Kindness

Kindness

Being kind seems to be in short supply these days.  I am just making a general statement, based on observation.  One could make some guesses about why.  What do you think?  The lack of kindness among society speaks to my pastor’s heart. Being kind opens up a place for us as followers of Jesus Christ to examine how we are holding up to Christ’s model.

Maybe we have surprised ourselves in being unkind.  We can say: it is because of circumstances, like the pandemic, or it’s because someone has parked in our favorite place, or we can’t eat out where we love due to the pandemic, or we can’t worship how, when or where we want.  Maybe we say: it’t their fault.  The famous “they did it”. It was the other person who acted, said, or did something that has caused us to be angry, and respond with unkindness to others.  

Whether circumstances or people initiate our internal feelings, it is ultimately our responsibility to address the discontent within, to work through it with the Lord, with trusted council and prayer.  Unkindness causes the person distributing it the most pain, for they end up distancing themselves from others by their actions or words.  The true weight rests with the one who has lost the passion and desire to be kind.                             

What is important about kindness and our faith?  We worship a generous and kind God, who loves beyond all understanding, remains faithful to us, regardless of our shortcomings, failures and struggling faith. Our God is so kind to us.  God does not use God’s authority to make us do anything.  God gives us choices and wisdom (if we seek it), overlooking our human mistakes.  Kind and generous to us without cause or reason, except that we are loved by our Creator.

Much has been said in media these days about who is right, who is wrong, who is not being fair, who is acting, saying doing things that are not in keeping with who we are as Americans.  There is a general movement for change.  

Seems like we could start to respond by changing just our minds, our hearts to be kind.  Kind in welcoming all into our community, kind when we meet strangers, kind when we meet with family.  Thinking before we act or speak.

Kindness is not in short supply, it is just not being practiced.  We have that element of soul care within us.  How could we not, as we know the kindest God in our life?

Kindness is planted in our life at our baptism.  That spiritual gift is always there and ready to be used. The Holy Spirit will awaken us to the opportunity to show kindness, no matter the circumstances.  It has to do with faith.  Faith that gives us new ways, fresh understandings, and a gracious remembrance of God’s kindness to us that inspires us to be kind to others.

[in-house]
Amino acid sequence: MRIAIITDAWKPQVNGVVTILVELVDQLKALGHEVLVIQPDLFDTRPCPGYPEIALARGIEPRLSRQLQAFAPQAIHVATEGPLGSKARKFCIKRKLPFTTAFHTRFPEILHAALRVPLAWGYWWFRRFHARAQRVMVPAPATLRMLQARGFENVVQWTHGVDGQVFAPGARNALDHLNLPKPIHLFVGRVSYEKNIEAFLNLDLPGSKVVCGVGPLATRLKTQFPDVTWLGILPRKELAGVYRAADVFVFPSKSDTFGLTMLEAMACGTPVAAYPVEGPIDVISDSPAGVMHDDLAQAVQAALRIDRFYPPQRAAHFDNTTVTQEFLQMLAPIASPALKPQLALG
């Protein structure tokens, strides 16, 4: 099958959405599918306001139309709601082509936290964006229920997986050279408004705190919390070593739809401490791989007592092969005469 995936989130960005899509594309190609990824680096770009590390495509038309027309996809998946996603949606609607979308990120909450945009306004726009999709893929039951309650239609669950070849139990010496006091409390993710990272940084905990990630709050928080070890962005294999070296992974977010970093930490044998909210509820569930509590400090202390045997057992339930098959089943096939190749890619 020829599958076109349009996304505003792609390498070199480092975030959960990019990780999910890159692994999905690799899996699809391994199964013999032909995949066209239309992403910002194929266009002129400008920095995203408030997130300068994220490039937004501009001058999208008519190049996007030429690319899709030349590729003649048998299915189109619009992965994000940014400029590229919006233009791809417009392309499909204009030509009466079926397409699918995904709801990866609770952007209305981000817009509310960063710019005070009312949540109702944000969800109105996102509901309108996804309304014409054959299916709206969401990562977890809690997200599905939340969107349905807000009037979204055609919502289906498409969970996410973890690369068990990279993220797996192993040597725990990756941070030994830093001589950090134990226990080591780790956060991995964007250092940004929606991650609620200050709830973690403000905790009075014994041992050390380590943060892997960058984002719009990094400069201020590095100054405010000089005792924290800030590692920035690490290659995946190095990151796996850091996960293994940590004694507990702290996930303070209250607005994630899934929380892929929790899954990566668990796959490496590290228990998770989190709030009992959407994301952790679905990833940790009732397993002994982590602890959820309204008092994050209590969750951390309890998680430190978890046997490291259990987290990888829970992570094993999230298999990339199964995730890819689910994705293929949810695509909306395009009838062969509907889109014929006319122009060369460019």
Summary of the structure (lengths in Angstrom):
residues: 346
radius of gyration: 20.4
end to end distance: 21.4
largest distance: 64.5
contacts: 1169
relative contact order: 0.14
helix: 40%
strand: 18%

After all, if we receive the benefit of God’s kindness, doesn’t the world?

I love you, am praying for you and look for God’s kindness to flow from us by the mercy and grace of God.

Pastor Lisa



I Can’t

When I Can’t

There are days.  You have them.  I have them.  I know my concerns are minimal.  Still. Days when the illnesses and death in the congregation, in our circle of friends, in the news, just hurt.  The seemingly never ending sorrows of injustice and hate pour out like poison from every corner.  When evil puts on work boots and tromps into towns already broken from poverty, injustice, fear, isolation… seems like there is such cosmic unrest that nothing will assuage it.  I can’t.

This “I can’t” litany goes beyond mind and body.  It hits the soul. Hard.  I am tired.  Very tired.  I suspect that you are too.  Tired of constrictions on how to go to the store, tired of the sense of helplessness that comes from such destruction of life borne from racial divides.  Tired is where evil would like to keep us.  In a state of hopelessness.  Anger.  Disappointment. Fear. Weary of the ways that reveal the horrible, sinful worst in us. Selfishness, greed, hoarding, denial, soulless killing.  

Maybe like me, you acknowledge our failures as society, and do your best to keep on keeping on.  Because we do what we have to do.  Maybe you smooth over this knowledge with determination and fiercely fight forward.  But even then.  There are days.

I confess, this morning is one of those days.  I need, we need rest. Rest from the whole “ball of wax”. And who has one of those? What a strange expression!

I can tell you, that when I can’t, there is one solace that I can reach out for, sit into and find what I need.  God.  God’s word. The Psalms has become a go to for me to get in touch with the soul work I need to express.  When words are not enough.  When we are bent over with any and all the complicated human feelings that make us unique, individual and real.  I pick up the Bible and read until I find myself.  Flipping through the pages, starting to read …  nope, that’s not it, no, no, and YES!  There it is.  The ancient words come at me like a rush of roaring water.  Demanding I stand into the truth.  I can bring all, I mean all. every single part of me before God.  Psalms is a gateway to move spiritually towards God.  When I can’t, God can.